How to Hang Drywall


If you’re in the process of renovating a home or just curious about the drywall process, you may have stumbled upon a video by Brad with Home Love Construction. In this video, Brad walks us through the process of installing and finishing drywall.


Firstly, Brad mentions that they’re renovating a 100-year-old home, and they’re currently in the process of installing half-inch drywall. Brad shows us the progress they’ve made so far, and the next step in the process is to install tape along the seams.


Brad explains that “paper joint tape,” which is actually a thick paper, is used to cover the seams between the sheets of drywall. This tape is then covered with joint compound, also known as drywall mud. Gary, who is in charge of the drywall in another room, applies a little bit of drywall mud to the seam first, then applies the tape and smooths it out with a drywall knife. He then applies the first coat of mud with a four-inch knife.


Brad explains that the reason they hang drywall horizontally rather than vertically is that the actual finishing work is what makes the magic happen. A level four or five finish requires an experienced person to finish the drywall. By hanging the drywall horizontally, the finisher can easily move around the room, rather than having to go up and down the wall to finish each seam.


Once the tape is in place, the next step is to fill in the screw holes. Brad advises using a small, four-inch knife to apply a small amount of mud over each screw hole. The mud will shrink as it dries, so two or three coats may be necessary to ensure that the screw holes are completely filled and flush with the surface of the drywall.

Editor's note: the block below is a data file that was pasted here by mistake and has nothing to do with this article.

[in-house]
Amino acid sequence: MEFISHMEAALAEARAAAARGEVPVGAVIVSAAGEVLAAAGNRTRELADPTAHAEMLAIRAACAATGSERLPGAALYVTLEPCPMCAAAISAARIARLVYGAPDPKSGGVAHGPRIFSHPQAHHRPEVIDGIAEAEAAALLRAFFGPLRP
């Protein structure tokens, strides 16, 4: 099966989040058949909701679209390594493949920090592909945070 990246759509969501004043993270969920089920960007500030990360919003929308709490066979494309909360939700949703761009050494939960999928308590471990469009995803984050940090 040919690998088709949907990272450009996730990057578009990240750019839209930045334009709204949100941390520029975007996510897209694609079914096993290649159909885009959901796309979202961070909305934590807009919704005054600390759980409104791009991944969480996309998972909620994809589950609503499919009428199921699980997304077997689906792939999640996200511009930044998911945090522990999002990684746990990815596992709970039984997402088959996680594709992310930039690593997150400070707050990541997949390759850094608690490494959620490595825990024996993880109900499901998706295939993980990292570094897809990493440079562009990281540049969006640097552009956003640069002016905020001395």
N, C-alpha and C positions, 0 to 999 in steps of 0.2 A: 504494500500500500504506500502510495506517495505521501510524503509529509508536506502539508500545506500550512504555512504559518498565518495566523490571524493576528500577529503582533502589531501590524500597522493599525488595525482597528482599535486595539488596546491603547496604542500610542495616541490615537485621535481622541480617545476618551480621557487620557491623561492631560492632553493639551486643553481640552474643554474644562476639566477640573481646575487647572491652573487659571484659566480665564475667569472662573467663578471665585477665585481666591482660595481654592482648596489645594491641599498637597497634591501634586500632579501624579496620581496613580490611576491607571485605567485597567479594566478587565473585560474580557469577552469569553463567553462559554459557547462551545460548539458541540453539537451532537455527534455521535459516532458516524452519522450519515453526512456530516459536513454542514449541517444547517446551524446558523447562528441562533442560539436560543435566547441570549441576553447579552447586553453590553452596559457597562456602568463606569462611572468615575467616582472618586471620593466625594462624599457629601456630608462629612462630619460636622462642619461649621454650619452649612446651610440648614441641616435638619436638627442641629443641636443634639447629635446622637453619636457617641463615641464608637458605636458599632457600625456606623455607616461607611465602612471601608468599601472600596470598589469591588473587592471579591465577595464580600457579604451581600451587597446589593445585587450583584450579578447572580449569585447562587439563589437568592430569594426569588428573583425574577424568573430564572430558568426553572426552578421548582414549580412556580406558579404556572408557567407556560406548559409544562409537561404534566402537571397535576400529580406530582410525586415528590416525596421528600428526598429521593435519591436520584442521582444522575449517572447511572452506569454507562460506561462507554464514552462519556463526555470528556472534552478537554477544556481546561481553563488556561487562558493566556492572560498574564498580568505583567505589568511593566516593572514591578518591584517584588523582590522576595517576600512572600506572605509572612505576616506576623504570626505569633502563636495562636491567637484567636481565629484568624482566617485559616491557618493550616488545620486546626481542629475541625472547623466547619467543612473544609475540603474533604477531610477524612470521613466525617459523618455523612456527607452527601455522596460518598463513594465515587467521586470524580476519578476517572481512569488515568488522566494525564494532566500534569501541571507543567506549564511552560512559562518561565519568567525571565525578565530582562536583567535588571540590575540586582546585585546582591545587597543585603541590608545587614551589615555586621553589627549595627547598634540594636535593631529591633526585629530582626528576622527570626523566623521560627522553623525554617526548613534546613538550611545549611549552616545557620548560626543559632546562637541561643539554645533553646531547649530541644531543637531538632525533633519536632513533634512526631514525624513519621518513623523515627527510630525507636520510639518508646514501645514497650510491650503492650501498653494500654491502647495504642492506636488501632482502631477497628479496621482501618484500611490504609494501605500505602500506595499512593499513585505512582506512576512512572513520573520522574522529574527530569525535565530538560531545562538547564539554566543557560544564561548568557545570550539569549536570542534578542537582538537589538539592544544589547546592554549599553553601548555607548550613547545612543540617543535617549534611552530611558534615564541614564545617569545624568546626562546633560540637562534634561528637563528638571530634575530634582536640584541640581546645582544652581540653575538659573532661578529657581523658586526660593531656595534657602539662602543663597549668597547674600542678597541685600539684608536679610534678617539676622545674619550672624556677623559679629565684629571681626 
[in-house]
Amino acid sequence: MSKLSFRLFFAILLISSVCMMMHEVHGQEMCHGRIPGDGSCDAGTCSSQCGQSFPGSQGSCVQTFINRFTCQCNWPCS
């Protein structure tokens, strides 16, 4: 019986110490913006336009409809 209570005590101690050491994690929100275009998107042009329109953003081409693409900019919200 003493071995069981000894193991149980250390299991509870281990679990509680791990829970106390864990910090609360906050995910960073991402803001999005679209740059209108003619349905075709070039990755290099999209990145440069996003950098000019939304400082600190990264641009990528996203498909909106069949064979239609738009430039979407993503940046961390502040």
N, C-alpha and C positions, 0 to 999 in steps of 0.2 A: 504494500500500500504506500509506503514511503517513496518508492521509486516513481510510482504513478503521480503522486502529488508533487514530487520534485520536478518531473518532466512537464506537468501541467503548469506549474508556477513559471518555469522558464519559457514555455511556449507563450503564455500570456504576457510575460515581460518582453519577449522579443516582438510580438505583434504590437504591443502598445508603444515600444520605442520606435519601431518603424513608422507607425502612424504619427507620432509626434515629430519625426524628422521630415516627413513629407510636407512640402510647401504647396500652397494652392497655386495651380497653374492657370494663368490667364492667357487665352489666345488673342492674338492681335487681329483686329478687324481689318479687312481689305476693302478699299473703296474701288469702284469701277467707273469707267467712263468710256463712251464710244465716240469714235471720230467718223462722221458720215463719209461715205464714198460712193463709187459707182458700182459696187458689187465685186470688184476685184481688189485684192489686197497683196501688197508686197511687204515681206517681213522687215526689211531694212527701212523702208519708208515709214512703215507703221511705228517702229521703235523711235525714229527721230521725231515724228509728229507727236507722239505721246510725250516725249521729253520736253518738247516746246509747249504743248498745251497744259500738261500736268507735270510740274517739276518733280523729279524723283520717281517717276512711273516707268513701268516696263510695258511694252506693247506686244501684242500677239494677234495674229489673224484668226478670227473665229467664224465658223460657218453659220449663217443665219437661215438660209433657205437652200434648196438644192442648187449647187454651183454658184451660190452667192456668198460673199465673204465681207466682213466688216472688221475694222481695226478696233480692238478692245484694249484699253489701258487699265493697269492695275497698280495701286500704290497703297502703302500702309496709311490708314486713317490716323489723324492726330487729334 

The second coat of mud is applied with an eight-inch knife, and the third coat, which is the finished coat, is applied with a 12-inch knife. Brad emphasizes the importance of using a wide knife for the finished coat to ensure that any bumps or imperfections are smoothed out.


Brad also shows us how to finish inside corners. Rather than using a flat piece of tape, Brad demonstrates how to fold the paper tape in half and tuck it into the corner, then apply mud over the tape.


It’s important to note that while the process may seem simple, finishing drywall to a professional standard takes a lot of skill and experience. Brad mentions that the cost of drywall can be higher than expected because of the amount of work that goes into finishing it.


Brad also stresses the importance of taking the time to properly prep the walls before installing the drywall. This includes installing furring strips every 24 inches and pressure-treated blocking around windows to provide a sturdy surface for the drywall to be attached to.


Finally, Brad reminds us to sand the finished surface once it’s dry to achieve a perfectly smooth finish. He advises using a sanding sponge, which is a more forgiving option than sandpaper, and to start with a coarse grit and work up to a fine grit.


In conclusion, drywall installation and finishing is a complex process that requires a lot of skill and experience to achieve a professional standard. By following Brad’s tips and techniques, you can get a better understanding of the process and achieve a perfect finish in your own home renovation projects.

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